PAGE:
Wednesday, March 30, 2011
Monday, March 28, 2011
Wednesday, March 23, 2011
Monday, March 21, 2011
Thursday, March 17, 2011
In 2001, Andrew WK appeared out of nowhere with his debut album, I Get Wet, and for year or so it seems like he was everywhere. Love it or hate it, you gotta admit he had a unique crossover style that was hard enough for the rockers but had enough pop cliche to appeal to the MTV crowd. Most people didn't notice at the time, but a character named Steev Mike was credited as executive producer on that album.
Things seemed to be going well for AWK until 2004 when someone claiming to be Steev Mike began hacking the official AWK website. The intruder began leaving cryptic messages involving number codes and photos of Mountain Dew cans. (There are countless websites devoted to deciphering these codes. I'm not going to bore you with the details here.) Once translated, it appeared that "Steev Mike" had been cut out of AWK's second album and was not happy about it. He made many vague threats about exposing AWK's true identity but never really followed through. Suddenly dozens of website popped up all over the www, debating what AWK's dark secret could possibly be. Many claimed that he was simply an actor hired by music execs to front their latest "product." Some claimed that AWK's father, James E Krier, was Steev Mike and that he had written all of the music. Some claimed that Steev Mike was actually Andrew WK himself and that this was all a publicity stunt. A 2000 article from Dazed & Confused Magazine was dug up about Steev Mike that included a full page photo of Andrew WK. (Many sites claim that the article didn't mention AWK at all but it clearly identifies Steev Mike as the artist formerly known as Andrew WK. See for yourself.) Speculations flew all over the place until December of 2004 when shit really started to get weird.
Fans at an Andrew WK concert in New Jersey claimed that the man on stage was an impostor dressed as Andrew WK. "Andrew" apparently left the stage halfway through the show and never returned. Many internet theorist believe that this was the debut of the second actor who played AWK. (The general consensus is that there have been three AWKs to date.) Granted, he does look different in photos taken before and after 2005, but that can be attributed to the fact that he cut his hair and started shaving.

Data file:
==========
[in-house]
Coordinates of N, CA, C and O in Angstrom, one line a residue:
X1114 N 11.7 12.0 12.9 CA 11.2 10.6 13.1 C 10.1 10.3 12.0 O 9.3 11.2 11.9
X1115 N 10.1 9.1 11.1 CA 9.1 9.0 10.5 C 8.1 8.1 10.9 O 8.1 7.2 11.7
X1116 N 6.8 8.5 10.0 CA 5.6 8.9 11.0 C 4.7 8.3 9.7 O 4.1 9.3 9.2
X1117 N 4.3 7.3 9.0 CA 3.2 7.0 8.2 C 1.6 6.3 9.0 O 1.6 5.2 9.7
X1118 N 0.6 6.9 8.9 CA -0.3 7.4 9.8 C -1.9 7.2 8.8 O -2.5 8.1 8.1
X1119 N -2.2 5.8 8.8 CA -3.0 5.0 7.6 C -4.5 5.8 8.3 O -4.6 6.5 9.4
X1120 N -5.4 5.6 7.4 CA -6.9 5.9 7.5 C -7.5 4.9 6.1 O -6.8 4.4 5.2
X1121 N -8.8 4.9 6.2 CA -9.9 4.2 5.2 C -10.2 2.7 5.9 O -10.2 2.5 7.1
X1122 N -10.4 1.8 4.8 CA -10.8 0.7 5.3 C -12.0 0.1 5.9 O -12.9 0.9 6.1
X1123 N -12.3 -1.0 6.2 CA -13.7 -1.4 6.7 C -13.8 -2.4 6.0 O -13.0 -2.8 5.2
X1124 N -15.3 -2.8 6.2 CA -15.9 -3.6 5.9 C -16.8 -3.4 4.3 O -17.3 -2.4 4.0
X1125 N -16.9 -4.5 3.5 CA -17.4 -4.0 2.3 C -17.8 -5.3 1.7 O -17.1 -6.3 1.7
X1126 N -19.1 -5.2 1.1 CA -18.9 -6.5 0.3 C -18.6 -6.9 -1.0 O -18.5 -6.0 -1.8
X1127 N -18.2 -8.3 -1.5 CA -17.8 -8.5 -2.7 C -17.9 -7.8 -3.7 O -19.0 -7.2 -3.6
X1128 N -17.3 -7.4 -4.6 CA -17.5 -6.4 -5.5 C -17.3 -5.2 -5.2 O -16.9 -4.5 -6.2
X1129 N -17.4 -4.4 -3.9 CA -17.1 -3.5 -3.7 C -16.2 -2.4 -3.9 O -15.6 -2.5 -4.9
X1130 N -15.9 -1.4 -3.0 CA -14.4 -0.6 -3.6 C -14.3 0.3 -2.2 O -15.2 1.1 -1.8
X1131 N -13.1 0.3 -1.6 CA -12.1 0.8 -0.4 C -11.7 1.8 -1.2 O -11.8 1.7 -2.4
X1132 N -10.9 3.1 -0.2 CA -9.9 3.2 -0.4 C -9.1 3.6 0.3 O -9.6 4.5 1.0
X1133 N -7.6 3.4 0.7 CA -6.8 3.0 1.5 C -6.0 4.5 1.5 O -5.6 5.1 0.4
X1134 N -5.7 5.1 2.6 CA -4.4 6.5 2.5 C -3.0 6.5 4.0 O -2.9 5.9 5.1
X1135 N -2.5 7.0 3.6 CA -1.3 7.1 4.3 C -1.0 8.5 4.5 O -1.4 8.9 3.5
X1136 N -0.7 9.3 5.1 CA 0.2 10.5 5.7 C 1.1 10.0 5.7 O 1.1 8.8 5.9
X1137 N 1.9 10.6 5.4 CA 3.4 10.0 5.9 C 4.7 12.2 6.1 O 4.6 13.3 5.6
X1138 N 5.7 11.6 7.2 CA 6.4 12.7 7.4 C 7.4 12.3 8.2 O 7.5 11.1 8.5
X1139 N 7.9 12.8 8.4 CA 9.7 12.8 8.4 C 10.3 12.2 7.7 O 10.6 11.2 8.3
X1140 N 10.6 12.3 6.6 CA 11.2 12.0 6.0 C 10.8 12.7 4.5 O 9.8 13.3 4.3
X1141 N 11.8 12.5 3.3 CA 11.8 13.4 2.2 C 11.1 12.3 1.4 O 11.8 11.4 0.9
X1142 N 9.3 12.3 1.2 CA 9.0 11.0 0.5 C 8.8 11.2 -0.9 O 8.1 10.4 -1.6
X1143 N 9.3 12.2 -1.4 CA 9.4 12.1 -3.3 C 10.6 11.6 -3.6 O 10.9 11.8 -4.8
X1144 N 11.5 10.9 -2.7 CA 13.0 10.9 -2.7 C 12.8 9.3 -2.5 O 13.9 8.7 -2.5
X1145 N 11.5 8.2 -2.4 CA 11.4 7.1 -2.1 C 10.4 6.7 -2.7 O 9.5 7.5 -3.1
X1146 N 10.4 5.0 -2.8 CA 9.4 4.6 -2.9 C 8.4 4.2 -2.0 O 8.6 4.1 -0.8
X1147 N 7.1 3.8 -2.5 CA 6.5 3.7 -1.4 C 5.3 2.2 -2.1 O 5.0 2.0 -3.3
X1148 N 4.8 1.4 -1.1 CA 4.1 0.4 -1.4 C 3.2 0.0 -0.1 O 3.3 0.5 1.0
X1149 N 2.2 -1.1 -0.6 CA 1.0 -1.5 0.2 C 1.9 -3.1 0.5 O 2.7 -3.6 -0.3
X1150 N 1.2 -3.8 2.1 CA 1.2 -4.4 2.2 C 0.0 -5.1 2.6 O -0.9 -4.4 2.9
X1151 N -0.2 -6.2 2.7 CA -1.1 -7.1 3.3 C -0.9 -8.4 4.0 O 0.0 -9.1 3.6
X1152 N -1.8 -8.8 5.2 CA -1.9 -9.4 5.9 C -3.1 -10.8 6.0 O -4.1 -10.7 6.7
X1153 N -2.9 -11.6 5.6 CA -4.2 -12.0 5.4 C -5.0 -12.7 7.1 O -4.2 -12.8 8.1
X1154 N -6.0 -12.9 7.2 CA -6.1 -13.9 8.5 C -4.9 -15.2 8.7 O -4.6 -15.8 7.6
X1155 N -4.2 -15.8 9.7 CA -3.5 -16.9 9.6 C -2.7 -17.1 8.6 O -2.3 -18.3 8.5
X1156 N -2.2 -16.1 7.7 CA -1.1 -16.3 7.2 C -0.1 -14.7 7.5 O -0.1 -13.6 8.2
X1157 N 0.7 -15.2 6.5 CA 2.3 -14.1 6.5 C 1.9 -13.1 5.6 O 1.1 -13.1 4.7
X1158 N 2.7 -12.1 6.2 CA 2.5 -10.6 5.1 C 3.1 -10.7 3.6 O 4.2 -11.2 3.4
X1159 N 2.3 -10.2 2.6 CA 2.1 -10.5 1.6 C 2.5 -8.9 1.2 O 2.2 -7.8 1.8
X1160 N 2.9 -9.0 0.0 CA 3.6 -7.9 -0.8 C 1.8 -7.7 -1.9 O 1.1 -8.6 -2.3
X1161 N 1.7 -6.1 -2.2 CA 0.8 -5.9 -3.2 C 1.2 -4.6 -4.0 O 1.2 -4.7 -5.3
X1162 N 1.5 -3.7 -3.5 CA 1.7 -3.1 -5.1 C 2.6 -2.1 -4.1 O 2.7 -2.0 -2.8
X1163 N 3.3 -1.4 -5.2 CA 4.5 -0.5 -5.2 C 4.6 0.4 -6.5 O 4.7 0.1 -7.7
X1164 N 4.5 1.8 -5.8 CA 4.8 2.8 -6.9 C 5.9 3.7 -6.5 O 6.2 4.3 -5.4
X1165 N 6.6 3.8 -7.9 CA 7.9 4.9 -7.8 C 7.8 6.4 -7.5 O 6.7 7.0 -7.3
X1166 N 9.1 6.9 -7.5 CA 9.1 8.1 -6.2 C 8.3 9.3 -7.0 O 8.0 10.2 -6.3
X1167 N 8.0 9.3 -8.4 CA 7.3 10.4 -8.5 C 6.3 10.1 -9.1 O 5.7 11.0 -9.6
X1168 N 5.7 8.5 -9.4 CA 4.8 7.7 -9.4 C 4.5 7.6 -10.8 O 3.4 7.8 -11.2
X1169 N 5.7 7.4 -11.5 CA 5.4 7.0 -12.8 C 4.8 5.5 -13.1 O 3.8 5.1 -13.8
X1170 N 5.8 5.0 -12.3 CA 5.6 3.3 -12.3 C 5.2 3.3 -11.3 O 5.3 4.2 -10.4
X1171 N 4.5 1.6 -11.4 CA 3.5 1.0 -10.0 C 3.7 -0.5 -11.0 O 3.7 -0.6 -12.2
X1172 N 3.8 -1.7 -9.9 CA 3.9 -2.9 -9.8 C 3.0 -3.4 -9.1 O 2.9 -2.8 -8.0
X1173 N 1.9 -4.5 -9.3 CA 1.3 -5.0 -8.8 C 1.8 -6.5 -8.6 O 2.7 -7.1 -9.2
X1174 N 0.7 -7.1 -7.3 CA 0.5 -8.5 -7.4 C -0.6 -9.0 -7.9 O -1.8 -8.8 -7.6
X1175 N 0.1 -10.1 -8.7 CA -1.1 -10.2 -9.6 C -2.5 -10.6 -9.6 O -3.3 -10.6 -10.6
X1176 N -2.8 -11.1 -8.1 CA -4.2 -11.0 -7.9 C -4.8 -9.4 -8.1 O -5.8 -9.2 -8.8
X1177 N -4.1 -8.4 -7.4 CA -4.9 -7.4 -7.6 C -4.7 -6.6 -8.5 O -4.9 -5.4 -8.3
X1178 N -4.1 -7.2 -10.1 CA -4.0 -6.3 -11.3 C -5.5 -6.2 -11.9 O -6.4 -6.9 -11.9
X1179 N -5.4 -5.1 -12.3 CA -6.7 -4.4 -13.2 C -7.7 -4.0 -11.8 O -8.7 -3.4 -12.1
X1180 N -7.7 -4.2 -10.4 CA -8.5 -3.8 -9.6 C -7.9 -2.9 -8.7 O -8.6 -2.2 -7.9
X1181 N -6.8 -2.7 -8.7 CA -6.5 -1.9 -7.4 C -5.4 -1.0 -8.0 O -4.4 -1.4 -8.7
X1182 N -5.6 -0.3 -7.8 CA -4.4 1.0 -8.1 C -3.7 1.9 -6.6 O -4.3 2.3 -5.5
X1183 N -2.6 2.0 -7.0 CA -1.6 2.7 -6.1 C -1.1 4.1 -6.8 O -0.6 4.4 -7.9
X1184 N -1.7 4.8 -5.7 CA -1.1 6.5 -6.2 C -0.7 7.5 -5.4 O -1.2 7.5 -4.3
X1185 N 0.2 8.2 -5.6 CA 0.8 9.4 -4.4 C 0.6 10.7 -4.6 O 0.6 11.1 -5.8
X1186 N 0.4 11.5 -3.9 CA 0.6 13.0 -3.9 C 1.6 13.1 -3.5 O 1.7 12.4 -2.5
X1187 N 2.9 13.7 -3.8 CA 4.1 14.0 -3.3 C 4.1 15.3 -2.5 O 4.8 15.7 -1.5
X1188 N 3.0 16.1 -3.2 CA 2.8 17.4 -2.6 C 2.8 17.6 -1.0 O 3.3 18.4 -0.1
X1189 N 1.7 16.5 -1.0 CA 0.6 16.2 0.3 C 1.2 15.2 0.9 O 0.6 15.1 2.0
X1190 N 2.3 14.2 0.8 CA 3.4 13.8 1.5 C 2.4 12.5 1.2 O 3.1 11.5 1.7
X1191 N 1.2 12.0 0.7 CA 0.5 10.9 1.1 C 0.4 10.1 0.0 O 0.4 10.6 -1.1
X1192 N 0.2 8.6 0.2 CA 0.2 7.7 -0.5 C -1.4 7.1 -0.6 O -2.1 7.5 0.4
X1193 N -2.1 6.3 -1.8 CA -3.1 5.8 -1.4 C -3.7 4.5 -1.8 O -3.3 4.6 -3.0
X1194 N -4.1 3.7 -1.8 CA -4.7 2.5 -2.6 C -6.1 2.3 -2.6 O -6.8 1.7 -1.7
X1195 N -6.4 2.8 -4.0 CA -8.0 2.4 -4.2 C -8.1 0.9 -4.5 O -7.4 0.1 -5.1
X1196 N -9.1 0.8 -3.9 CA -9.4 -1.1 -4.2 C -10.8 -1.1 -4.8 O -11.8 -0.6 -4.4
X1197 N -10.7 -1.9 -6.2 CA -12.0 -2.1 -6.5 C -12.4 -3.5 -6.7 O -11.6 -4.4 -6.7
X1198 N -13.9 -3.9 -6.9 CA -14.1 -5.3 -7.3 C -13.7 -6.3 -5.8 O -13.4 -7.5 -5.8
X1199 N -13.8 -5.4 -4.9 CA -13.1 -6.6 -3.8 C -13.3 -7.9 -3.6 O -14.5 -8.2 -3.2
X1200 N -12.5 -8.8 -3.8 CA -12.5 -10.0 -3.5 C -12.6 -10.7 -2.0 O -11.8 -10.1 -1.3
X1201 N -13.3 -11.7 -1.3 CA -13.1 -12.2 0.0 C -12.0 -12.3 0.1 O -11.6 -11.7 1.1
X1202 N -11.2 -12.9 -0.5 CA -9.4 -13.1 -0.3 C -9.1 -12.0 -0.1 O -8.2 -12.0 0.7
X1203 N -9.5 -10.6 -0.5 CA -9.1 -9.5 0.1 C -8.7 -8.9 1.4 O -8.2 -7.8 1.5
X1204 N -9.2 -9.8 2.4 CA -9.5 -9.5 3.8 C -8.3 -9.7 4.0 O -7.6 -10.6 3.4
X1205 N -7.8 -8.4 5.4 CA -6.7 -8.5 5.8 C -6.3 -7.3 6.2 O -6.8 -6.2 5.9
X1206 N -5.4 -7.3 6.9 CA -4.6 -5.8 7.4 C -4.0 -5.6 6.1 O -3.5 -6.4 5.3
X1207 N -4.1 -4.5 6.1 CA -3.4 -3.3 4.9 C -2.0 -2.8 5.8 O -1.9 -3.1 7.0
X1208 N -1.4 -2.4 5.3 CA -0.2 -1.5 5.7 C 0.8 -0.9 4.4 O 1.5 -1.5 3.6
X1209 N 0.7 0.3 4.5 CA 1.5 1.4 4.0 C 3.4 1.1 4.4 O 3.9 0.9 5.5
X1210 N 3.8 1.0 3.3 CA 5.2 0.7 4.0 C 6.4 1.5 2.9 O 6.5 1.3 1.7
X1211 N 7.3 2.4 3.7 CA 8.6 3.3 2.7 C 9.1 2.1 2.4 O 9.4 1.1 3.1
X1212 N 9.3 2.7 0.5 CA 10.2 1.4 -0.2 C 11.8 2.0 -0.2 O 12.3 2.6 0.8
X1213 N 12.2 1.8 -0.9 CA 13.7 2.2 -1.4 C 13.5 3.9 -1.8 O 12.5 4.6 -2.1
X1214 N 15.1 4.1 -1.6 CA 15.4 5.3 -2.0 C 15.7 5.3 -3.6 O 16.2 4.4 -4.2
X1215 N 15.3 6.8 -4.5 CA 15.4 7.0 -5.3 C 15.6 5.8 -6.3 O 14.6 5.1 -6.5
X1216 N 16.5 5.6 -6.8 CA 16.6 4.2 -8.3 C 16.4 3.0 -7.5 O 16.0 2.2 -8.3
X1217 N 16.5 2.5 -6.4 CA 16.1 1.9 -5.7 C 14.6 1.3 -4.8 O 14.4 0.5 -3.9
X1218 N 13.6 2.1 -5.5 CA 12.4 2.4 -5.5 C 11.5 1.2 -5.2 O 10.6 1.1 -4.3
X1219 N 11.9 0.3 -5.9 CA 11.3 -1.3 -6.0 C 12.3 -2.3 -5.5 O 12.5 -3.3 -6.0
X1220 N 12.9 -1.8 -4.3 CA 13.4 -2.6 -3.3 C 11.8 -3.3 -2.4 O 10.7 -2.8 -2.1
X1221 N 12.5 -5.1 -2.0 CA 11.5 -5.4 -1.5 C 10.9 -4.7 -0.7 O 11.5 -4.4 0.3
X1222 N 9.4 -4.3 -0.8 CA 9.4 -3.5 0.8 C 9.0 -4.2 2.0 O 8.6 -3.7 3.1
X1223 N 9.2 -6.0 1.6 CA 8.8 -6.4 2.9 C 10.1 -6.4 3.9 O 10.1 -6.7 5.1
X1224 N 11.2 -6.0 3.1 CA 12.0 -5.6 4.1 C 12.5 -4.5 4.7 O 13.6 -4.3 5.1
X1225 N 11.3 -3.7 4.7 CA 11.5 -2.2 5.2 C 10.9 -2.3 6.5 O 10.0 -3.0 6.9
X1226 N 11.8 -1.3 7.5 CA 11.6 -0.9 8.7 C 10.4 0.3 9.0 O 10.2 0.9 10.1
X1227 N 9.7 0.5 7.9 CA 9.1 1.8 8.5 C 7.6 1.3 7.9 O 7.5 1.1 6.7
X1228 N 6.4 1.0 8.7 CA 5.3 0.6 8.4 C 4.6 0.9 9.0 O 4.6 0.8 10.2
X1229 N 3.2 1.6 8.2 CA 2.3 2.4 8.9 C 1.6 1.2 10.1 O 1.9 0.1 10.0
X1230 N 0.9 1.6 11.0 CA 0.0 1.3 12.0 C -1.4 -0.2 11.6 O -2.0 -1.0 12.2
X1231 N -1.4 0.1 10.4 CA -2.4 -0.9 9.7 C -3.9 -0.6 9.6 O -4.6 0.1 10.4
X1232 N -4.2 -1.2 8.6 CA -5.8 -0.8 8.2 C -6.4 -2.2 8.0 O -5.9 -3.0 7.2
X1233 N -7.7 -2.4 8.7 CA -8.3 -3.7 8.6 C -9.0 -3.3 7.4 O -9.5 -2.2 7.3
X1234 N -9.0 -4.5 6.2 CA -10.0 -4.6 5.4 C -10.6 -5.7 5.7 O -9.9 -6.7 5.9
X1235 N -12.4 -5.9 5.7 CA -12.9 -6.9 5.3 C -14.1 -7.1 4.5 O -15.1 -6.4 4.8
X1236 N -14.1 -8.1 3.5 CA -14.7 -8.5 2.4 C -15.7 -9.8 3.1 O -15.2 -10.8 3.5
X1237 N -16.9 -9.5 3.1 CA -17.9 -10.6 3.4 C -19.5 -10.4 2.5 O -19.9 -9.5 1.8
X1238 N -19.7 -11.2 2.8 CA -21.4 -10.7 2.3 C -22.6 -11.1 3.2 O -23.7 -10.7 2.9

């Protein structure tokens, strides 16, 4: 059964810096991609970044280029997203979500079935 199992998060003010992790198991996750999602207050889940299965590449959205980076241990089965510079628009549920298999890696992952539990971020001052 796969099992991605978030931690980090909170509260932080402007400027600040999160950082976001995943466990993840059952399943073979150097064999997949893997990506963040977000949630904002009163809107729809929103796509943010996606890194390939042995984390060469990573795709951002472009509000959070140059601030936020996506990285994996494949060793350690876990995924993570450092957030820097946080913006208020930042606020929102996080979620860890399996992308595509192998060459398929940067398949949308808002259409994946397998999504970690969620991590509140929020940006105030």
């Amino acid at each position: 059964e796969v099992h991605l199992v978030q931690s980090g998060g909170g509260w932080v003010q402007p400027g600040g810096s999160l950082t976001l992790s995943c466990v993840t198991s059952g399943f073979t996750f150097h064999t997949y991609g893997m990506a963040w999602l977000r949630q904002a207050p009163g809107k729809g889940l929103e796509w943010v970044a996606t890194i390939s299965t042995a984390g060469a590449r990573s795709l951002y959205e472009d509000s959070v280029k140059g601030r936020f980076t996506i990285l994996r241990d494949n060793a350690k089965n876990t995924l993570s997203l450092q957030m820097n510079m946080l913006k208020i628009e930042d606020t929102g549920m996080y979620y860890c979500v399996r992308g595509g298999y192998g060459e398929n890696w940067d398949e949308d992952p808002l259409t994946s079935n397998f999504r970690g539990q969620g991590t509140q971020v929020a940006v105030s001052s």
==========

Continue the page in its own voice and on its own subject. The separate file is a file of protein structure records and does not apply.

In 2006, Andrew and Steev (whomever that may be) appeared to have worked out their differences because Mike was credited as executive producer on AWK's third album, Close Calls With Brick Walls. Andrew WK cleaned up his image a bit and took a break from music to become a motivational speaker. Things seemed to calm down for a bit...
...until Sept 2008. Andrew WK gave a speech in London at a club called Madam JoJo's during which he claimed, "Andrew W.K. was created by a large group of people. They met, and I was there, and we talked about how we could come up with something that would move people. It was done in the spirit of commerce. It was done in the spirit of entertainment, which usually goes hand in hand with commerce. I was auditioned, along side many other people, to fill this role of a 'great frontman', 'a great performer'. On the one hand it may be a little scary to admit this to you all, that I may not be exactly who you thought I was, and that the guy who was, in fact, first hired as Andrew W.K. is a different person than the guy sitting here on the stage tonight. I'm the next person who is playing Andrew W.K." However, during an interview in 2010 he stated, "I am Andrew W.K., the same that has been here from the beginning...I am the same Andrew W.K. at this appearance as at all Andrew W.K.-related appearances." At this point, it seems like he's just fucking with us.
Just when you think things couldn't get any more bizarre, enter Twig Harper (artist, musician, all-around weirdo, and longtime friend of Andrew Fetterly Wilkes Krier AKA Andrew WK).